Posts Tagged ‘tunnel’

In the Rock Pile

Rocks edged all my gardens until I reduced the number of gardens and made a pile with the rocks.


Obviously, spiders like the rock pile. The spiders living among the rocks are wolf spiders (which have a painful bite.)


I wish I could’ve seen the spider spin this web. It’s so graceful in its simplicity.


Some spiders will wait for passing prey in or near the mouth of the burrow.


Taking their picture poses a problem too … they usually stay down in their tunnel.


They do tend to blend in with their surroundings.


Their drab coloring makes them difficult to see. They depend on camouflage for protection.


They are nocturnal. All the webs in my rock pile are taken down every morning  and rebuilt later in the day.


I never did get a good look at this spider … so I was never sure if this was an abdomen or egg sac.

The female carries her eggs in an egg sac, which is attached to her spinnerets. The newly-hatched young climb up on her back and stay there until they’re big enough to be on their own. I haven’t seen one with an egg sac or with young.

Grass Spiders

October 2, 2015

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 For some reason, it surprised me to find grass spider webs this late in the season.

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I couldn’t find the entry tunnel for this one.

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I couldn’t see the spider until

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it came to the mouth of the tunnel.

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Their eggs overwinter in an egg sac, which is usually outside the web, sometimes under the bark of a nearby tree. The spiderlings disperse in the spring and build small webs apart from each other.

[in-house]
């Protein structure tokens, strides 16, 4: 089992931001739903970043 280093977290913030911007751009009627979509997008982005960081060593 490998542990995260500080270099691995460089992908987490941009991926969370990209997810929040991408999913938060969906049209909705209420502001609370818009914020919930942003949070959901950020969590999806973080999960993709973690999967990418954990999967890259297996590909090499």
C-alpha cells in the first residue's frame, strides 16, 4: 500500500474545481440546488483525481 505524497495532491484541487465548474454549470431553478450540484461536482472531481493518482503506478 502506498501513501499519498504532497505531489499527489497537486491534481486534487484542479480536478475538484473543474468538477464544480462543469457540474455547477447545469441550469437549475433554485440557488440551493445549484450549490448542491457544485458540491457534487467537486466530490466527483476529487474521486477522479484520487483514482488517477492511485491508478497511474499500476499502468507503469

They are a quick-running spider and depend on speed to catch their prey.

I was also intrigued with the reflections on the dense dew drop covering the webs.

One of Nature’s Artists

A small dead branch, about 7 feet long, had fallen out of dawn redwood tree in my backyard. It had been dead long enough for all the bark to fall off.

This exposed signs of bark beetle activities underneath.


Bark beetles are teeny insects that bore through the bark, and the larvae feed in the layer of wood between the bark and the limb. Most of them overwinter as mature larvae. They then pupate in the spring. The adults either remain in the tree, or bore out of it and fly to new trees.

The particular species in the picture above, the female makes a channel in the wood with niches on each side. She then lays an egg in each niche. The larvae eat the wood out from the main tunnel.

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Some species of bark beetles spend their whole life inside the tree. I wonder if this one did that? The larger hole and the shape of the chamber seem to indicate it did.


We can follow the life and growth of this bark beetle by the chamber (shown in this and the four following pictures).


The tunnel gradually widens as it curves along.


A zig and a zag as the larva continues.


It seemed to grow rapidly and maybe change its eating habits somewhat (with the quickly widening of the chamber).